London 2012: The beginning
In the summer of 2012, I had just returned from a year studying and living in Melbourne, Australia. My home in London was a mere two miles from the new Olympic Park in Stratford, East London, and I was desperate to get involved. Unfortunately, I like cakes and biscuits far too much to ever become a successful paralympian(!) but there was another way I could soak up the incredible sporting atmosphere: volunteering.
I had previously been involved with cake sales and fundraising for local charities at school, but nothing on such a high and vitally important scale like this!! I was placed in the Athletes’ Services at the Wheelchair Fencing in the Excel Arena – a sport I knew next to nothing about but I was more than willing to learn!
That summer in 2012 when the Paralympics took place was one of the best summers I have ever had. Attitudes seemed to lift towards disability, with passers by and professionals alike seeing us as capable and successful for what seemed like the first time. I had made wonderful friends with other volunteers and, as a wheelchair user myself, made good connections with athletes who needed help with specific things I would understand, too!
2014: Glasgow and the Commonwealth Games
I desperately wanted to volunteer more and get involved with other sporting events – how lucky I felt when the Commonwealth Games came to Glasgow in 2014 – the city I now live in after totally falling in love with it during this time. This time, I was able to watch power lifters warm up and go out onto the Field of Play, and congratulate them when they came back with medals! Cool, hey?!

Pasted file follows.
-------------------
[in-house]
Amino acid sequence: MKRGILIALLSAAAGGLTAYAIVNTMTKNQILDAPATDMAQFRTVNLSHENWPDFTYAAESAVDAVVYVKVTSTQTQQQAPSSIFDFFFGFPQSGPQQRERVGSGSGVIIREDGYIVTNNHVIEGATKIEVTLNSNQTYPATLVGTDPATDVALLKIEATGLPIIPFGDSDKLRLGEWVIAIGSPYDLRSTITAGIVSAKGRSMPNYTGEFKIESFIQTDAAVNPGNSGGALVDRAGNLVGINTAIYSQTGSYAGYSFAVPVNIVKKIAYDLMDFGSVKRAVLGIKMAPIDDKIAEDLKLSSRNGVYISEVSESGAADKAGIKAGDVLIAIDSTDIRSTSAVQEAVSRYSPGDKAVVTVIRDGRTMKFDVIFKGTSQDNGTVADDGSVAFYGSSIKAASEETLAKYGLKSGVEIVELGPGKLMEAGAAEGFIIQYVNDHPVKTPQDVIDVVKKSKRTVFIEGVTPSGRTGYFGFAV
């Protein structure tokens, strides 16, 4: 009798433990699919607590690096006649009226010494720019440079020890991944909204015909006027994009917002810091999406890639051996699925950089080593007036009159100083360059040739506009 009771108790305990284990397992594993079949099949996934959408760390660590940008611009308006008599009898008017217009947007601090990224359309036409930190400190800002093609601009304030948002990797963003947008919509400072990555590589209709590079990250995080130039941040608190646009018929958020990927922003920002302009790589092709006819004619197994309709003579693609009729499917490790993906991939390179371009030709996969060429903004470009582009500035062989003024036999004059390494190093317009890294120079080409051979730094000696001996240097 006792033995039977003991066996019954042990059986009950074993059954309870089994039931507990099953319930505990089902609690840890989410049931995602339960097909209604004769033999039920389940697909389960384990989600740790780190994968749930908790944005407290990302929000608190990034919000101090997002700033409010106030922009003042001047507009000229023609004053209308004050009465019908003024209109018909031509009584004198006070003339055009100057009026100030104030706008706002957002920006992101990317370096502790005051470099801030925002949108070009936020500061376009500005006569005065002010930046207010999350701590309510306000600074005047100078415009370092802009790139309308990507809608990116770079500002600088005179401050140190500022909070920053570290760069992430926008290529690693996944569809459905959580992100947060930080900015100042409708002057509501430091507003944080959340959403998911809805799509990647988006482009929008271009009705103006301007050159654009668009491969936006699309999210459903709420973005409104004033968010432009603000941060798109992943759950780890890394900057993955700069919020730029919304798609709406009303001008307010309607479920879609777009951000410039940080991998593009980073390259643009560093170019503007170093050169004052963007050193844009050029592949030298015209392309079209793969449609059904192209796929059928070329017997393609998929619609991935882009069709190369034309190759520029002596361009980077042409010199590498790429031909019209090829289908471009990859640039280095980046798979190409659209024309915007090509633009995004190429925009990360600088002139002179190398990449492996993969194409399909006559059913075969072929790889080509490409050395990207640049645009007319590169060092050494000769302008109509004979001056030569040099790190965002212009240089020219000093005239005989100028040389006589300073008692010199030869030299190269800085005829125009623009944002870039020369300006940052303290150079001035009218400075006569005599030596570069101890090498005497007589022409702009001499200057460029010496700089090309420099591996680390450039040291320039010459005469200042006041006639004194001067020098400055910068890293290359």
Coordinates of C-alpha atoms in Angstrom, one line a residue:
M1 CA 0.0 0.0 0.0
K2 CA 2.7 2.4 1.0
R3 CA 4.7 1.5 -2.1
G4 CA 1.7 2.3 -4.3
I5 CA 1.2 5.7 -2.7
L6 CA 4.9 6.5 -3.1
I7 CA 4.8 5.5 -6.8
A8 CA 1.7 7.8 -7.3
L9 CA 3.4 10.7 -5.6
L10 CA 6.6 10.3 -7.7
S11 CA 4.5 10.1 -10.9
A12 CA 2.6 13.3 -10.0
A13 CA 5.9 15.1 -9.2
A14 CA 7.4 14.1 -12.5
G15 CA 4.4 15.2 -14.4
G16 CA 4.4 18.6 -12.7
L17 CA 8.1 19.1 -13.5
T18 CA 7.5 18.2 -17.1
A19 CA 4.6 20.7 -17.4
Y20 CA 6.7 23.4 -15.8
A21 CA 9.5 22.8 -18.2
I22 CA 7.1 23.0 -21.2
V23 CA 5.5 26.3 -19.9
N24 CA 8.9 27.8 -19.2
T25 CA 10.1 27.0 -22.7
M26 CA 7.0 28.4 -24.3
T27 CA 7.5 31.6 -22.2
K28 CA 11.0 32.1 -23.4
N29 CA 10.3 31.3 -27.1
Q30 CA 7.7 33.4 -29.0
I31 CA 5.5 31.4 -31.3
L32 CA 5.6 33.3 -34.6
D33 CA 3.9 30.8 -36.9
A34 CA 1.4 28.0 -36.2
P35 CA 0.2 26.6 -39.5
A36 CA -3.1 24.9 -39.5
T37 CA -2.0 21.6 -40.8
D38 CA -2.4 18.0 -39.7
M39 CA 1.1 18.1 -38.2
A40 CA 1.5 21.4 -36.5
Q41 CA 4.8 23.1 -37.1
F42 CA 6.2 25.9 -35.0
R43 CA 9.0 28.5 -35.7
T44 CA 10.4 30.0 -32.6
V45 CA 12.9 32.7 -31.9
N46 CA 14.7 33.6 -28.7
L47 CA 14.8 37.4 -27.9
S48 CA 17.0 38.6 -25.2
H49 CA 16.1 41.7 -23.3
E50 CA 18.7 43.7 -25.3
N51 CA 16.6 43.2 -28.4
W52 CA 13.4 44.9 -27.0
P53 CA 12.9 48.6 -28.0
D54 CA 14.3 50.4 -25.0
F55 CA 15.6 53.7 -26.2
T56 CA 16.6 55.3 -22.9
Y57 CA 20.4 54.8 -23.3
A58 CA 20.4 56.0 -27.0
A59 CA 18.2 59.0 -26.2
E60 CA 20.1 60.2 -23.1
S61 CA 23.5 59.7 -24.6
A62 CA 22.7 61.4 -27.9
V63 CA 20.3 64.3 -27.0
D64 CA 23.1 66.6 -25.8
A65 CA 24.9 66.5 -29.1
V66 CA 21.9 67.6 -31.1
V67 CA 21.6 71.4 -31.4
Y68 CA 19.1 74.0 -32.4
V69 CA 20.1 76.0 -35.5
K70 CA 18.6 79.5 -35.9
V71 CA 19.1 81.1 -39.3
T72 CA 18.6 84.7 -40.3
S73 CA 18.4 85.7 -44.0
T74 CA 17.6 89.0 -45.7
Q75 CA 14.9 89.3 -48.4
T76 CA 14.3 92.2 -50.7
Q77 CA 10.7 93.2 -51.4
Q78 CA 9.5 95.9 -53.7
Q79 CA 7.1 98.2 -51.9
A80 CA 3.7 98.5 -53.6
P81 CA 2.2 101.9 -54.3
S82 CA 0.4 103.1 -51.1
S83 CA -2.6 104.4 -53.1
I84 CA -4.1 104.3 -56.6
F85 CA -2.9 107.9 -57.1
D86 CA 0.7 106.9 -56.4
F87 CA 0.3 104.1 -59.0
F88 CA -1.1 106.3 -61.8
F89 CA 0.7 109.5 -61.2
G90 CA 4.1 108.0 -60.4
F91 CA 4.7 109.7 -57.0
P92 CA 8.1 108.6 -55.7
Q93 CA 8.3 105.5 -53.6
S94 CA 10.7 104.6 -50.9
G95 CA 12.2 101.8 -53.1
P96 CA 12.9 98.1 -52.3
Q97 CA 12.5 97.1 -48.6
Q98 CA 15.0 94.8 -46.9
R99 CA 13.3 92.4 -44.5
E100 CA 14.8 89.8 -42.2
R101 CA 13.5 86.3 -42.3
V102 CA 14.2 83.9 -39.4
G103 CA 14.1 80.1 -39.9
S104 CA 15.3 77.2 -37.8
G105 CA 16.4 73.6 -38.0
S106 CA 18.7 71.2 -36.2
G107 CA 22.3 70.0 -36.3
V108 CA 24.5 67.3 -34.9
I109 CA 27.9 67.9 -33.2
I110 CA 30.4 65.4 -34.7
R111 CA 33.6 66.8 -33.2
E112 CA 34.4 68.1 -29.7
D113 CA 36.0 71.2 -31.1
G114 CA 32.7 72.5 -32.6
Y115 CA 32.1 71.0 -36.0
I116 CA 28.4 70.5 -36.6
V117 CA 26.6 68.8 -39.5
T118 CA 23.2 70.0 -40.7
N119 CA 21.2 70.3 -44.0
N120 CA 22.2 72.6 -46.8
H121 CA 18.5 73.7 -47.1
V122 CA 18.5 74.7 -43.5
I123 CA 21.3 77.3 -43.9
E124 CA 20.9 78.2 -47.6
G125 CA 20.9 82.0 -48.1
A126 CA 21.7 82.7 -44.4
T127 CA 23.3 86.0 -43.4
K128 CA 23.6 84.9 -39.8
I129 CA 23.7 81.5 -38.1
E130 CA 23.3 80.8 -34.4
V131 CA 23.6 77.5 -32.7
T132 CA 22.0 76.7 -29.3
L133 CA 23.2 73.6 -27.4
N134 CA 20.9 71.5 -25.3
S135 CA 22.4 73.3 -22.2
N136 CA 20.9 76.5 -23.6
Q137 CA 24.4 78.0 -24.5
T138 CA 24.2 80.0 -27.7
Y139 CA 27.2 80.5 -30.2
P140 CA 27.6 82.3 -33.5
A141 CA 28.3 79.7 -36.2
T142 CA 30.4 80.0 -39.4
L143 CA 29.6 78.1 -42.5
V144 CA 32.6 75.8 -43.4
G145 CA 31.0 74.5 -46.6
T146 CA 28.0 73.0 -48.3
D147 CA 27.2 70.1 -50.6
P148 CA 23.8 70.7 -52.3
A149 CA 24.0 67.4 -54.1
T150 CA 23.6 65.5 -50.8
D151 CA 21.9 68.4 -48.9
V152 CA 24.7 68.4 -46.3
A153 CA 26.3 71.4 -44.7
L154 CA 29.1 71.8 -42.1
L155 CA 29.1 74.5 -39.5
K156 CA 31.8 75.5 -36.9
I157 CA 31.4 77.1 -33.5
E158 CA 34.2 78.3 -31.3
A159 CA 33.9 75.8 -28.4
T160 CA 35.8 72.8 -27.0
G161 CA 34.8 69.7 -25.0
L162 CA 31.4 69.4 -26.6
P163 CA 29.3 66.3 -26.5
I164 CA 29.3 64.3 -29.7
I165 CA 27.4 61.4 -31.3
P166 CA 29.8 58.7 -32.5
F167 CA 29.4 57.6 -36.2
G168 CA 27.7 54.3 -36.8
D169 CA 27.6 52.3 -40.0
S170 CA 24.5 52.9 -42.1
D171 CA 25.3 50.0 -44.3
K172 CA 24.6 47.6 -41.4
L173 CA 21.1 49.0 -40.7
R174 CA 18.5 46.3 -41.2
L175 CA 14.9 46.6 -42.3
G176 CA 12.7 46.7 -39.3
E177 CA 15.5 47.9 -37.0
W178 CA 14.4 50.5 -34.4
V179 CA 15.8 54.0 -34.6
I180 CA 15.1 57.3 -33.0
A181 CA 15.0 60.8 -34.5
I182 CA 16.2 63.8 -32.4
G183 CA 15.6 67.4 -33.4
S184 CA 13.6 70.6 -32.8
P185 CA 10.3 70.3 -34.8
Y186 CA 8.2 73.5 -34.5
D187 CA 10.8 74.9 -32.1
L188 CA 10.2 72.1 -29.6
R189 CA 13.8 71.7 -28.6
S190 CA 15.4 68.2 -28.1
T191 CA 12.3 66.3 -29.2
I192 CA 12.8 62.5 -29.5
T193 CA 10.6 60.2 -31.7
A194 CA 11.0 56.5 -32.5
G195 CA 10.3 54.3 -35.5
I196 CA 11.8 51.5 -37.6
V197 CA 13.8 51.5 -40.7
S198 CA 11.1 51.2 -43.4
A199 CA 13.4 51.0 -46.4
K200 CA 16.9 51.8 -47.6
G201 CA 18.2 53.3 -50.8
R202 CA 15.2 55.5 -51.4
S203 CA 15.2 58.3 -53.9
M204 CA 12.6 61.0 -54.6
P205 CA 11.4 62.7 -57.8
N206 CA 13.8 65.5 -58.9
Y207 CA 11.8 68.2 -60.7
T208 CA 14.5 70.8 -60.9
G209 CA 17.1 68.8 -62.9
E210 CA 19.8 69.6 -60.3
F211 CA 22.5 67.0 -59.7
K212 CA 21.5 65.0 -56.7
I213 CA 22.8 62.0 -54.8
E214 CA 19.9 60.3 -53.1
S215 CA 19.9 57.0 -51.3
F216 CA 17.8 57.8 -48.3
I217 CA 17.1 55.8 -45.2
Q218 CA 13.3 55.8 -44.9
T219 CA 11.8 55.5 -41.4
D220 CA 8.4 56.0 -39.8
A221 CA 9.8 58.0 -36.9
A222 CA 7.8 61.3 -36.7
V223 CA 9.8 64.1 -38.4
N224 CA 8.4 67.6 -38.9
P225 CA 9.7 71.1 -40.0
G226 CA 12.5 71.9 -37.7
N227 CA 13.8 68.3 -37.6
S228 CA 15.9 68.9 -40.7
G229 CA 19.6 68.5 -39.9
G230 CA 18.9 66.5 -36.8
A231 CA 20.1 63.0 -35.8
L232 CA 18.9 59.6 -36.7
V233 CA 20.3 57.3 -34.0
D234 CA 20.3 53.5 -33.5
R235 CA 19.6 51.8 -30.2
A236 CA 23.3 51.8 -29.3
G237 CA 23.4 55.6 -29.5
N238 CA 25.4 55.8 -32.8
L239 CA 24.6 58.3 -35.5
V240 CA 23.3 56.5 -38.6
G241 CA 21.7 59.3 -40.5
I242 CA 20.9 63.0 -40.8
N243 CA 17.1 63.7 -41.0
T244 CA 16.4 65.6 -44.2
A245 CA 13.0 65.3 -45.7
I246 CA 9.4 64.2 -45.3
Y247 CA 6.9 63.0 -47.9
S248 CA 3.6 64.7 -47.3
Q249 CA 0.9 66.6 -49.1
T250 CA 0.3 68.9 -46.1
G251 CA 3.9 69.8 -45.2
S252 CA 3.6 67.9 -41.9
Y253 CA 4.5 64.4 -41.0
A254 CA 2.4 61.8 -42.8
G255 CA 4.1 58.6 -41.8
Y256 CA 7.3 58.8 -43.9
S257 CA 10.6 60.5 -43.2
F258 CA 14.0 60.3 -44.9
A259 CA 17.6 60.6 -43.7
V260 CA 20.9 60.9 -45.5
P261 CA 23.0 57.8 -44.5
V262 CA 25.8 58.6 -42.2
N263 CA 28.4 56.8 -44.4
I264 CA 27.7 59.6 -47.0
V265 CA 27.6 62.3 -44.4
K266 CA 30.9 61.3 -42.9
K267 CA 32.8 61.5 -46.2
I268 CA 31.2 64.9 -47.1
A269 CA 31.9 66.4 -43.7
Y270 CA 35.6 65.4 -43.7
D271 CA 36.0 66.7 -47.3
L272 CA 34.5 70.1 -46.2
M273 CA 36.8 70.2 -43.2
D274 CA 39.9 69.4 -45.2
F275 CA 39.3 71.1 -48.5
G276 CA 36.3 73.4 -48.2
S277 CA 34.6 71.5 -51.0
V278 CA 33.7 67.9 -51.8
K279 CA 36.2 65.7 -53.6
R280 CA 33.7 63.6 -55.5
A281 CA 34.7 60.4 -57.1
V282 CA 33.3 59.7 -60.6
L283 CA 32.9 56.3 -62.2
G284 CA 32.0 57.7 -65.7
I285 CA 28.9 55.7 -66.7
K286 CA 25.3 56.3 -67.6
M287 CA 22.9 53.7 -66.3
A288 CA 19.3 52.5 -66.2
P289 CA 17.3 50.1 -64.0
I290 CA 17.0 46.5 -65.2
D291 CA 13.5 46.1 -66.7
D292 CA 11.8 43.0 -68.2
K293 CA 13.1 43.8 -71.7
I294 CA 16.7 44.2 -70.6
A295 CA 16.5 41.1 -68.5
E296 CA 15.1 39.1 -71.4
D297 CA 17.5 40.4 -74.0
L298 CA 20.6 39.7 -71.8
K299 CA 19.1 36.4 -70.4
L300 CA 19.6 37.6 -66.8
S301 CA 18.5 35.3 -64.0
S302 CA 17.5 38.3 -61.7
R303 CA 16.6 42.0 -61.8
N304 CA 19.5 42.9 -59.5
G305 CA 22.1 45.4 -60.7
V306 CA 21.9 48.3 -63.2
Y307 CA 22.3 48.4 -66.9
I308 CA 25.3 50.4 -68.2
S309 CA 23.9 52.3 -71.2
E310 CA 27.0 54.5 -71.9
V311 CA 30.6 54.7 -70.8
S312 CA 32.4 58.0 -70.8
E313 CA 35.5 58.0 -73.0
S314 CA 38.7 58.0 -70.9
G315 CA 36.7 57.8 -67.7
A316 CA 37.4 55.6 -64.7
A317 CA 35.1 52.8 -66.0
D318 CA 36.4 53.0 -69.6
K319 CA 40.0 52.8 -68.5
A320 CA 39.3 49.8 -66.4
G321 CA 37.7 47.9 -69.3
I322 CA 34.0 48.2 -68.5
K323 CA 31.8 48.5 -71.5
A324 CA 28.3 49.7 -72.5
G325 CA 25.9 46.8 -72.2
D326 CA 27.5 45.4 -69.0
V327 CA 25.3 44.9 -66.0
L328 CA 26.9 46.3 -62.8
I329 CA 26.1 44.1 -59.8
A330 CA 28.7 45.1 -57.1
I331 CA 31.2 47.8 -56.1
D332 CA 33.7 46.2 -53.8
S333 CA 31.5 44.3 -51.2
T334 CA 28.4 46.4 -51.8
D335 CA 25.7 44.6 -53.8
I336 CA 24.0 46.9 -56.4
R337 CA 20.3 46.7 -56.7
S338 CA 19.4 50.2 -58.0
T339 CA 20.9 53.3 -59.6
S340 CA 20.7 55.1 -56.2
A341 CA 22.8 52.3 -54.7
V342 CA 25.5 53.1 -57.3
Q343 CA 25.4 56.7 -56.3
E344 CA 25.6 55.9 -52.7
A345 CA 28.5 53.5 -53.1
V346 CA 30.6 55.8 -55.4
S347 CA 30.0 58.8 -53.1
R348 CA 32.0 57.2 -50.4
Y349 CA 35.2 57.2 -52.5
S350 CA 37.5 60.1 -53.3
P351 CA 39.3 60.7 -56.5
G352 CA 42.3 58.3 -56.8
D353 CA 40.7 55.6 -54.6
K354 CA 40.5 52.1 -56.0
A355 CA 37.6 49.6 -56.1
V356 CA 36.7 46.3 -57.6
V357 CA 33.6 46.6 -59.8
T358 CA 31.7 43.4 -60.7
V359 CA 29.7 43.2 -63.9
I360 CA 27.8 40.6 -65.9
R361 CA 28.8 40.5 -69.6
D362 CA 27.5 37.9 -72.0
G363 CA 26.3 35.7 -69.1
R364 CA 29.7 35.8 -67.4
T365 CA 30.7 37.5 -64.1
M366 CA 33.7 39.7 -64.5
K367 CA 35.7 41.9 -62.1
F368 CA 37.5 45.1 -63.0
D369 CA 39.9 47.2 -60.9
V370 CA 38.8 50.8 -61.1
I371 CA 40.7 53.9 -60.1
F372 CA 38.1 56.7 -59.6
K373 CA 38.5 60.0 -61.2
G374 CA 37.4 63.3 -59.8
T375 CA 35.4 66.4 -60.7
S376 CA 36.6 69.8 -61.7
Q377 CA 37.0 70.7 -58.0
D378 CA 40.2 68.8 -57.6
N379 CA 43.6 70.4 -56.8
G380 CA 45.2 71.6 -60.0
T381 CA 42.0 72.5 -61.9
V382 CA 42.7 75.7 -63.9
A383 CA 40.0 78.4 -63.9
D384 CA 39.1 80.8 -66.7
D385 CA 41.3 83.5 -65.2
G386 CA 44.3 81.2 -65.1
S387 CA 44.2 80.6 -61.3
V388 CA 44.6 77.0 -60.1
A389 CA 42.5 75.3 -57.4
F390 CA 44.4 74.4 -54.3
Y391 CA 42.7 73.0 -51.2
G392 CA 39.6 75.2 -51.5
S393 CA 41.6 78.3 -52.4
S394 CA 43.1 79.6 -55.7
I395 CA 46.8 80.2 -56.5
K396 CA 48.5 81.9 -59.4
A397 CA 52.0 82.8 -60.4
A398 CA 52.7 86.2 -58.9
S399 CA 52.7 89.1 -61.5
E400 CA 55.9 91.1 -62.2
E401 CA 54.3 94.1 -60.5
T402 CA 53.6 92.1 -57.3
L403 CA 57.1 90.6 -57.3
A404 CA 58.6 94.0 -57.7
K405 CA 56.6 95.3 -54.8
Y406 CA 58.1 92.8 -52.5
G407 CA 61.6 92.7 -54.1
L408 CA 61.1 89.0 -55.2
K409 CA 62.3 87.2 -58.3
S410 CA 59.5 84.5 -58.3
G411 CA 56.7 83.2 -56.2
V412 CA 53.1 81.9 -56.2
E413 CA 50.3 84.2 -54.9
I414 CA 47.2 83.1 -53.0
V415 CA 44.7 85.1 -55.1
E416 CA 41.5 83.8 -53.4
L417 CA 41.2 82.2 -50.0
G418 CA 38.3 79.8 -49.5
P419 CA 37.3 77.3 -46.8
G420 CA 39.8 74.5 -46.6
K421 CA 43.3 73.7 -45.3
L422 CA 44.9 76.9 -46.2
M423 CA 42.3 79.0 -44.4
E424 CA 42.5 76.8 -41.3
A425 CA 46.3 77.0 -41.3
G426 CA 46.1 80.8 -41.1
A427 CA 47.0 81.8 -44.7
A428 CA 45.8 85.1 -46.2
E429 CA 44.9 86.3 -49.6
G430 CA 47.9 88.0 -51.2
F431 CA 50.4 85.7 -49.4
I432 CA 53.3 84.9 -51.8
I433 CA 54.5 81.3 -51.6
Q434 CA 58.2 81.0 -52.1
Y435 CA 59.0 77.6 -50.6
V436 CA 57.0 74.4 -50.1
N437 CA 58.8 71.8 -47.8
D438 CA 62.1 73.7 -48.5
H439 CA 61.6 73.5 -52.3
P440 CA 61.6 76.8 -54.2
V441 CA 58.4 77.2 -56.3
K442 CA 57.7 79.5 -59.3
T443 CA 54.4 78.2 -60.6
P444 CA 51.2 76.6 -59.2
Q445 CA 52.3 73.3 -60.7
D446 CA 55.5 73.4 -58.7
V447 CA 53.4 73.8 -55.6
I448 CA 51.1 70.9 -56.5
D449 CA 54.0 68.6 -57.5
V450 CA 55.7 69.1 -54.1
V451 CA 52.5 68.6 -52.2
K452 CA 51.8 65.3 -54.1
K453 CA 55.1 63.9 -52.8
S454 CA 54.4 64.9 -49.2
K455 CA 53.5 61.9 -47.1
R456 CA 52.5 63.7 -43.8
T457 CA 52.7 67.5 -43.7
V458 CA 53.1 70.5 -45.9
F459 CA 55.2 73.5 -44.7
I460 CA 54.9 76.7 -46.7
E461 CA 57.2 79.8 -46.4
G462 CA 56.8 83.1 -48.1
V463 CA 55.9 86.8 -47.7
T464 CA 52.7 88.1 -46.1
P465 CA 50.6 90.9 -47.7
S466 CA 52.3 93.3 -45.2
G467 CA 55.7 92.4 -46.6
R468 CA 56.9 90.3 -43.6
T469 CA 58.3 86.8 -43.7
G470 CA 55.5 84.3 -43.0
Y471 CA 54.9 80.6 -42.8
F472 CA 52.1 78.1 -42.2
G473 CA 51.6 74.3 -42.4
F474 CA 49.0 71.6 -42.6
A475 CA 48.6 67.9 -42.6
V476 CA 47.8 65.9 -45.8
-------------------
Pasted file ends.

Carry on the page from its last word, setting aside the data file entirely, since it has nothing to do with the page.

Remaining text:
Closing Ceremony Speeches
Whilst volunteering at the Paralympics at London 2012, something pretty special happened: I was quoted by Lord Sebastian Coe in his closing ceremony speech as I said that the Paralympics had ‘lifted the clouds of limitation’ for disabled people. You can watch the speech in its entirety here:
The last stage: Rio 2016
Once this had happened, I decided that this was the time to be confident and cheeky, and asked Seb for his contacts to Rio 2016, which he very kindly gave me. For the next few years, I then went on to work in Rio de Janeiro, consulting on accessibility for the transport systems and writing the Lonely Planet Guide to Accessible Rio de Janeiro (that can be downloaded free of charge by clicking this link).
I have recently returned from Rio, where I have also been volunteering at the 2016 Paralympic Games, in the Wheelchair Basketball Arena. Again, this was an incredible experience and I consider Rio to be my second home. Many people grumble that volunteering is not a valuable thing to do as you receive little to no financial gain from it, but I gained so much confidence and so many connections from my time volunteering, and it took me to some amazing places, too!
What next for Tokyo?
In 2020, the Games will be hosted by Tokyo, a city known for its incredible technological advances and good physical accessibility, but also a city known for a social shame and guilt that seems to sadly surround disability there. I sincerely hope that the Games help to shift this attitude, as even with the most physically accessible venues in the world, disabled people will feel alone and isolated if the attitudes and perceptions that surround them are not both positive and welcoming. Even as a disabled person myself, I have learnt so very much about the wonders of disability and sport and how the two can work together with such harmony. Here’s to the next four years – let’s see what they will hold!
Author: Emily Yates